The vibe was lacking despite Kathryn Williams’ attempts and charming flawless vocals on Saturday night. With a new album out, Resonator, Williams is presently touring to promote the new album, supporting singer and songwriter Scott Matthews. Unfortunately there is little she can play from this album and her set is a wonderful selection of her tracks, with little jazz in sight.
It is a mere eighteen months since Kathryn Williams’ previous album Hypoxia was released to critical acclaim by One Little Indian, her label since 2010’s The Quickening. Hypoxia was an interesting project, celebrating the fiftieth anniversary of Sylvia Plath’s The Bell Jar, working with talent such as Jon Thorne and Ed Harcourt. Resonator is Williams’ twelfth album since coming to our attention in 2000, as her second album Little Black Numbers was nominated for a Mercury Prize. Within the folk scene she has since then been culminating albums with her ditties, talented songwriting and sweet-sounding vocals, allowing influences such as Nina Simone and Nick Drake become apparent throughout her work.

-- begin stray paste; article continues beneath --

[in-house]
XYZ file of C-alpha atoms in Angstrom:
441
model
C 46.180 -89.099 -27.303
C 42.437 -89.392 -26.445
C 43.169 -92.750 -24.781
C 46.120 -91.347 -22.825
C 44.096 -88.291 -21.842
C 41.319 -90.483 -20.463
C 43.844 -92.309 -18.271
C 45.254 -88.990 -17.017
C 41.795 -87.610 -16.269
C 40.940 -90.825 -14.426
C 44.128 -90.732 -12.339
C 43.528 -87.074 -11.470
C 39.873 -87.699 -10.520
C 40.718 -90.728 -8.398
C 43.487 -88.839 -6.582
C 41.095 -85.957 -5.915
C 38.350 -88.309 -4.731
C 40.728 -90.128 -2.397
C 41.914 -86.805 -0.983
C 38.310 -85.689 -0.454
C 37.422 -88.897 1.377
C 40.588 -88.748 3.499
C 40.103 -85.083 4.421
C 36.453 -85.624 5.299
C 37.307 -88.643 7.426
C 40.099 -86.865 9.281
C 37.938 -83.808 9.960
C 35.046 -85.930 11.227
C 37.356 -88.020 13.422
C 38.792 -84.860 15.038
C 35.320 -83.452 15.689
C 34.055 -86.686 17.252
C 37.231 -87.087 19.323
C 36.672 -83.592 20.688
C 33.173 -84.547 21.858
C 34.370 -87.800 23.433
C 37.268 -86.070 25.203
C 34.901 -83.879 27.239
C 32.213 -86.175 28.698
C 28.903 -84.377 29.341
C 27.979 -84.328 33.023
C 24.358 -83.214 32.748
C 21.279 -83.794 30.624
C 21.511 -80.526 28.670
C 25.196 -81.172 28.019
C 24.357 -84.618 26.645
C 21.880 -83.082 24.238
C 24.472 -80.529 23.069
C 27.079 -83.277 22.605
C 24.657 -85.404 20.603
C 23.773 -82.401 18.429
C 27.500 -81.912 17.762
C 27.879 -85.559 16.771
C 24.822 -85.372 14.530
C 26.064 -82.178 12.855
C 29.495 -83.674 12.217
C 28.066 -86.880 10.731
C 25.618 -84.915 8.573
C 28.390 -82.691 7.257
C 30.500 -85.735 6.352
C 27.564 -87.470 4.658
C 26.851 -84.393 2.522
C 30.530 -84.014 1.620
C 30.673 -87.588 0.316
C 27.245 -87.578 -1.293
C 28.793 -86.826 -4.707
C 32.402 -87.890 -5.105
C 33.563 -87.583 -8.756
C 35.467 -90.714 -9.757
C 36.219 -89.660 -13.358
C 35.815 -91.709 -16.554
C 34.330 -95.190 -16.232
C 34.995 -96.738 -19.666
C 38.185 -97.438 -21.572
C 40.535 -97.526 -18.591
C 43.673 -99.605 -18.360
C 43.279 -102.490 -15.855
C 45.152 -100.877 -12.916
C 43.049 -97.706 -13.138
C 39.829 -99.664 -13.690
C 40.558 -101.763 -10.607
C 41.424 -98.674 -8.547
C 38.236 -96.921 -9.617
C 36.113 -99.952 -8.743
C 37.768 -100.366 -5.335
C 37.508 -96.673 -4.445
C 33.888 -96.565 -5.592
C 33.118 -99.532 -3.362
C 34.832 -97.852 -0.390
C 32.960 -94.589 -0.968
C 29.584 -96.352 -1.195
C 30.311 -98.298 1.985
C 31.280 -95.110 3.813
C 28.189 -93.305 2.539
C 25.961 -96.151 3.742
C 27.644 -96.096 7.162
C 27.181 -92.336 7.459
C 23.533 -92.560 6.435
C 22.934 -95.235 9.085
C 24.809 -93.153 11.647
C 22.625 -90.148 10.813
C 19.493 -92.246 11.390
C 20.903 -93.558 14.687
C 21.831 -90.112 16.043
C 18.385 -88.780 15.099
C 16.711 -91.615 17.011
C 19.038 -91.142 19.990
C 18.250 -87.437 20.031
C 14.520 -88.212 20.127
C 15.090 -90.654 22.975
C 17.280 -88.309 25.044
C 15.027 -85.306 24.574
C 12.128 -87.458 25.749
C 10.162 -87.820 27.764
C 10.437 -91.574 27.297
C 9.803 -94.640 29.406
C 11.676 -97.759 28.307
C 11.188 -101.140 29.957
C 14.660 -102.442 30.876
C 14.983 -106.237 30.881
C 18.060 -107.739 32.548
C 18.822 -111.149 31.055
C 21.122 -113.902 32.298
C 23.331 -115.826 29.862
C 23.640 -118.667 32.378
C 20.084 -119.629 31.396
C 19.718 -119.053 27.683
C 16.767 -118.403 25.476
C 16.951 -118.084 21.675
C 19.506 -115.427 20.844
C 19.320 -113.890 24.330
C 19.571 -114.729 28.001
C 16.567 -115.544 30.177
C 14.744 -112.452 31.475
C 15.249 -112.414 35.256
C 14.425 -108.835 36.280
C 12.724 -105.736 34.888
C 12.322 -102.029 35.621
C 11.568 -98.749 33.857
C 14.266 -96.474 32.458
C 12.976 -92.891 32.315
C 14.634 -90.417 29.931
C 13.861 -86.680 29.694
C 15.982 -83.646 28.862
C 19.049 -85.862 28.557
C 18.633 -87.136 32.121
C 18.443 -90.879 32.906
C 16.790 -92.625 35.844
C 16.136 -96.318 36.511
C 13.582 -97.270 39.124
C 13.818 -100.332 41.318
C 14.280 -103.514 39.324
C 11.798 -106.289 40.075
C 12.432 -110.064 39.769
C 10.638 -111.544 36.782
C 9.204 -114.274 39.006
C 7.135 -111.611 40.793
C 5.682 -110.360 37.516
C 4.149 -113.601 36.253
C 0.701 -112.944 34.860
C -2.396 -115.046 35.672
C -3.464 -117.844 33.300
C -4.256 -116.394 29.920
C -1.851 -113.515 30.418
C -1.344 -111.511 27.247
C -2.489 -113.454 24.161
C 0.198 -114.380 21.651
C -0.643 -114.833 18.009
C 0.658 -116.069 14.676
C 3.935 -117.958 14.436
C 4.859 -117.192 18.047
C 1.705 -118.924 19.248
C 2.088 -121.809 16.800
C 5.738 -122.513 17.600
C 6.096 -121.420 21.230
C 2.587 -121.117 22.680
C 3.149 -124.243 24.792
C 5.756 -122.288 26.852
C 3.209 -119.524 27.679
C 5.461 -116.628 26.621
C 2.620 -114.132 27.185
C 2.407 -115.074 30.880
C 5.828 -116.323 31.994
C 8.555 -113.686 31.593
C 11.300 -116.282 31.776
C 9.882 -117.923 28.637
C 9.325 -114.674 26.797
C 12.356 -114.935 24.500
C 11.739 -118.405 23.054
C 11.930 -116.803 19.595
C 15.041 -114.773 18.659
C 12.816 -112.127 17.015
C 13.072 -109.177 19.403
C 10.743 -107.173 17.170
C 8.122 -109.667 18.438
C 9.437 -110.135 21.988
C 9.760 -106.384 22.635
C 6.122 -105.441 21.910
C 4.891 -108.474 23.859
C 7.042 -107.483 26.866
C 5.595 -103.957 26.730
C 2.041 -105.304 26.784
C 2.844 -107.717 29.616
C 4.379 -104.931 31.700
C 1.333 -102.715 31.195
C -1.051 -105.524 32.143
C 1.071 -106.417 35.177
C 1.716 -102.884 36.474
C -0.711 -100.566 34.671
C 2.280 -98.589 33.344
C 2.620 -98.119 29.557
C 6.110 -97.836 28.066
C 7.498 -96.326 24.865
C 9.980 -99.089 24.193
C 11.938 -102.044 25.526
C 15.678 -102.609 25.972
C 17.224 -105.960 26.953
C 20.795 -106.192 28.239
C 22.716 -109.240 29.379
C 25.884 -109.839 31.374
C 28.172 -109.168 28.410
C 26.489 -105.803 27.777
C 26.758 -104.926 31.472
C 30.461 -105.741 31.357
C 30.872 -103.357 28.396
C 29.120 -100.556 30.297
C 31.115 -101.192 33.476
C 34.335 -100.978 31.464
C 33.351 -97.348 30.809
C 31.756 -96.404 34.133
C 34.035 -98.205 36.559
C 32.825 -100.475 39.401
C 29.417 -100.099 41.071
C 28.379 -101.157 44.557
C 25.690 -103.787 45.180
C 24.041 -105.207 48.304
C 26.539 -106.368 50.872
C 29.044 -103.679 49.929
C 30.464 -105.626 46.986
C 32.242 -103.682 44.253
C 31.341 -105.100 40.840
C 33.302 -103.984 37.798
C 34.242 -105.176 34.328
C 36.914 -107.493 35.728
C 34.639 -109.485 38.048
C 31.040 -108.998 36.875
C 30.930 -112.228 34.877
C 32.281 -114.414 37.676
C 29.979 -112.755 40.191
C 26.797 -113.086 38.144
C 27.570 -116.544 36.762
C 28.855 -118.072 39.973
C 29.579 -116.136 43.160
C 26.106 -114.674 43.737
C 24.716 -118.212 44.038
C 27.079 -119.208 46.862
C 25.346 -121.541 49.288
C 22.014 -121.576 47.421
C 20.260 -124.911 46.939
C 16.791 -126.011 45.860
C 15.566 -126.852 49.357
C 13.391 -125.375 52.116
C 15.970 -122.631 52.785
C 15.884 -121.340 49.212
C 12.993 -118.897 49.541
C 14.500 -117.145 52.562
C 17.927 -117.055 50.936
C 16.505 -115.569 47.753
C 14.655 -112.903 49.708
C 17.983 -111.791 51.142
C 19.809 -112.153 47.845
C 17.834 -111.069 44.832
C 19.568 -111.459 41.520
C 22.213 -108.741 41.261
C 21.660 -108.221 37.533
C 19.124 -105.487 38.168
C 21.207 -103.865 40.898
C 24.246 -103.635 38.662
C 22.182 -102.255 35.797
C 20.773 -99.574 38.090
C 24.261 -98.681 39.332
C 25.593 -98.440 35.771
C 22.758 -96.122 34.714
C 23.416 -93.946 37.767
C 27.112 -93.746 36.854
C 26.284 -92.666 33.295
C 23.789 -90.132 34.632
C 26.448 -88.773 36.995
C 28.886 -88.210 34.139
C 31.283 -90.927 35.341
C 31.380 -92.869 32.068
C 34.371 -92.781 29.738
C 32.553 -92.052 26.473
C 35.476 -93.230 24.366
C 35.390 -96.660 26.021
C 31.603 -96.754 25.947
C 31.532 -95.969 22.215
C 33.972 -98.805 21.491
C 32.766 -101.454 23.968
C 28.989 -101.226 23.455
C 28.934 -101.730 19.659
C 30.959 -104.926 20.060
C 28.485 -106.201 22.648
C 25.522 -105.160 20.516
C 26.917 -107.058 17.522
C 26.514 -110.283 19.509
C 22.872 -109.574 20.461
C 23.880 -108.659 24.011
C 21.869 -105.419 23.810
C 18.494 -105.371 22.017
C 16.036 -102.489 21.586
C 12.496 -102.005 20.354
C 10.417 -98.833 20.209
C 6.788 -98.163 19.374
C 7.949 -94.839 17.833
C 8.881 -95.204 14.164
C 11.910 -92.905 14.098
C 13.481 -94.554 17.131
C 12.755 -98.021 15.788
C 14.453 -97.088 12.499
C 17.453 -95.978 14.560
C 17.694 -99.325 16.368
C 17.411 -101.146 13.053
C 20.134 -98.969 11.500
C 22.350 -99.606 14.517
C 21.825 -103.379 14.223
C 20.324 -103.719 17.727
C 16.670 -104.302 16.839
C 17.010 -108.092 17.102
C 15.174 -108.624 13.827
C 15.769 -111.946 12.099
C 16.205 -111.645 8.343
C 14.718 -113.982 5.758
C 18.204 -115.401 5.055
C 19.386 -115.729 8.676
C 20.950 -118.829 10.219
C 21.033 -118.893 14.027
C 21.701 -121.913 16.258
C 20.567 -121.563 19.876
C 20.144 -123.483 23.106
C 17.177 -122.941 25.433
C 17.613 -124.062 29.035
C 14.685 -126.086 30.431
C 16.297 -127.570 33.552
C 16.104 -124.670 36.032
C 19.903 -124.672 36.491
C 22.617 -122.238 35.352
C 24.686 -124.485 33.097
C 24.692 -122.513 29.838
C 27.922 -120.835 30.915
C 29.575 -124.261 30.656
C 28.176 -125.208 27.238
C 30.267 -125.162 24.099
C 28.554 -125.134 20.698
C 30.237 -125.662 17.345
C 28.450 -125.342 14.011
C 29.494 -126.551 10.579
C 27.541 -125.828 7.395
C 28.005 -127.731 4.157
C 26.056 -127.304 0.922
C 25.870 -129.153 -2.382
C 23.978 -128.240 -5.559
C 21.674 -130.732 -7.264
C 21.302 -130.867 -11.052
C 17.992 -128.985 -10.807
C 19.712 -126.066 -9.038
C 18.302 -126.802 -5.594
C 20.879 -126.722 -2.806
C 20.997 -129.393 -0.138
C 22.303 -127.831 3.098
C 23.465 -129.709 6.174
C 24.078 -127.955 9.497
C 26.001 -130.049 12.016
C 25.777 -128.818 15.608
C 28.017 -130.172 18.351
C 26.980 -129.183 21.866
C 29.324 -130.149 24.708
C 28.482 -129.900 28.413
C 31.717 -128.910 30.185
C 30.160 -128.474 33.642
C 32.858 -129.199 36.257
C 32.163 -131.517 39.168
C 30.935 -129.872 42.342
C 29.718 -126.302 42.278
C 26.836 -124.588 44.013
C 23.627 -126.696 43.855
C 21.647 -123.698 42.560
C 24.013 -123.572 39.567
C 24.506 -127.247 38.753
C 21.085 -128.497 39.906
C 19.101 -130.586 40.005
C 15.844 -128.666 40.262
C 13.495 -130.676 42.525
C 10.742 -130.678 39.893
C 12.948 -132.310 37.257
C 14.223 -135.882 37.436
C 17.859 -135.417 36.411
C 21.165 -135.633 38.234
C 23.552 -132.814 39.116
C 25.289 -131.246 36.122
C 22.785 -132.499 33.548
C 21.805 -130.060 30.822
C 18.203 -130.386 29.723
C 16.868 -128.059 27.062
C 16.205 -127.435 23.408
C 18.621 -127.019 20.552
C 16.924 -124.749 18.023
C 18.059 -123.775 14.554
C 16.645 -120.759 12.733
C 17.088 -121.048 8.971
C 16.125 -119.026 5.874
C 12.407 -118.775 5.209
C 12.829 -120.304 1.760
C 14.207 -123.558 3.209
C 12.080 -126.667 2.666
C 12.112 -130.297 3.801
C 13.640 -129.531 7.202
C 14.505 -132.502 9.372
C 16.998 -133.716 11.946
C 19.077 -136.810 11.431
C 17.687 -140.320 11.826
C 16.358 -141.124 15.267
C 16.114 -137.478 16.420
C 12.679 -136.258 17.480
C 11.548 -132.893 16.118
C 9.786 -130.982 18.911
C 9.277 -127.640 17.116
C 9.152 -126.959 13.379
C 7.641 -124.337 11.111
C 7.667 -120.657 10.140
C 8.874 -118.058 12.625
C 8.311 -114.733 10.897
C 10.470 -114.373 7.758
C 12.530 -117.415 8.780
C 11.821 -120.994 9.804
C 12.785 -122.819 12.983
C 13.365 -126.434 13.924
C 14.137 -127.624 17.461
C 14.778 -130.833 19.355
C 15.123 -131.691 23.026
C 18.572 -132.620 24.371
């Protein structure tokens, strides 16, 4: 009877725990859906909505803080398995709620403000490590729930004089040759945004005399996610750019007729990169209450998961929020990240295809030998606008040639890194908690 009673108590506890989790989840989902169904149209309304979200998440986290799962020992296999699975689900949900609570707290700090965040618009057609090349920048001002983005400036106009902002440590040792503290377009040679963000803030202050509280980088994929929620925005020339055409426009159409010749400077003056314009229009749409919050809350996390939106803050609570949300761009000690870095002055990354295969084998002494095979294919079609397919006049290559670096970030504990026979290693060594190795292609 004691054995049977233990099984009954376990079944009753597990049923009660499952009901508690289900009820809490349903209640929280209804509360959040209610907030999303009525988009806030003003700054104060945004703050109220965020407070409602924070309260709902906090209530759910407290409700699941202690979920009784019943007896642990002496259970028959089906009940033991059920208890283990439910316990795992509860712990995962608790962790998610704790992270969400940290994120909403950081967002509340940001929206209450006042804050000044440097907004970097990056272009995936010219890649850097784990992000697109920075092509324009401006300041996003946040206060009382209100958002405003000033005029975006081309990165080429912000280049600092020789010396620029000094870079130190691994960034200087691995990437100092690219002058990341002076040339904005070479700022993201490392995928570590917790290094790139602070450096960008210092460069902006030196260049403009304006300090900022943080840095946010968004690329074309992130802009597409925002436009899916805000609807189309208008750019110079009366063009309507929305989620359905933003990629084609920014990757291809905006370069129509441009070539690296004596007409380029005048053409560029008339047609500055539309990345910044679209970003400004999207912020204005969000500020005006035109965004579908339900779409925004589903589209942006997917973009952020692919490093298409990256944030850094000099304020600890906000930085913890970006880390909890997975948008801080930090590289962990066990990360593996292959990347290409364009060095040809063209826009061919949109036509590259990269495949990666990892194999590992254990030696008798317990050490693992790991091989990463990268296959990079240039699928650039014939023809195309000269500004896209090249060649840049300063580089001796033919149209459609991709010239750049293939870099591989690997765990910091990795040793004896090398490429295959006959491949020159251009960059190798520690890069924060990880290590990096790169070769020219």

Supporting Williams was Michael Timmons, a very timid but technically astute musician and wonderful lyricist, playing forlorn tracks and ballads. Despite his evident talent there was just something lacking from the performance. He perhaps could have done with some collaboration or backing vocals.
But as an artist who has taken control of her own career, having released some of her own albums there is an understandable makeshift feel to this gig, as Williams wins over the crowd with her whimsical introductions to her music and performance. She makes the fans feel intimately close, inviting them to listen to her personal journeys, throughout the course of the gig, and its unfortunate that the venue, Broadcast, is only half-full. She makes some rather exquisite noise.
Williams’ voice, languid and intimate, is stunning, but aside from some led fairy lights on stage, there is little going on visually. Although there is clearly an appreciation from the crowd for this lass’ music, she does not have them hypnotised under her spell and gaping. It might have been special to witness Anthony Kerr on stage with her, and a rendition of Funny Valentine but there was none of that in sight. Simply Williams, her guitar and her stories of driving alone on tour, in contemplation mode.
Her set being stunning, her vocals being delicately wonderful, there is little you can criticise about this performer and her music. There was just, however, a little too much humble modesty on stage with the support Timmons and this certainly continued with Williams. As a musician with twelve albums under her belt, I was perhaps expecting more. Yet, don’t get me wrong, the intimate, personal approach is welcomed and her reflective audience is left in high spirits.
Her tour concluded at Electric Circus in Edinburgh but here is more on Kathryn Williams.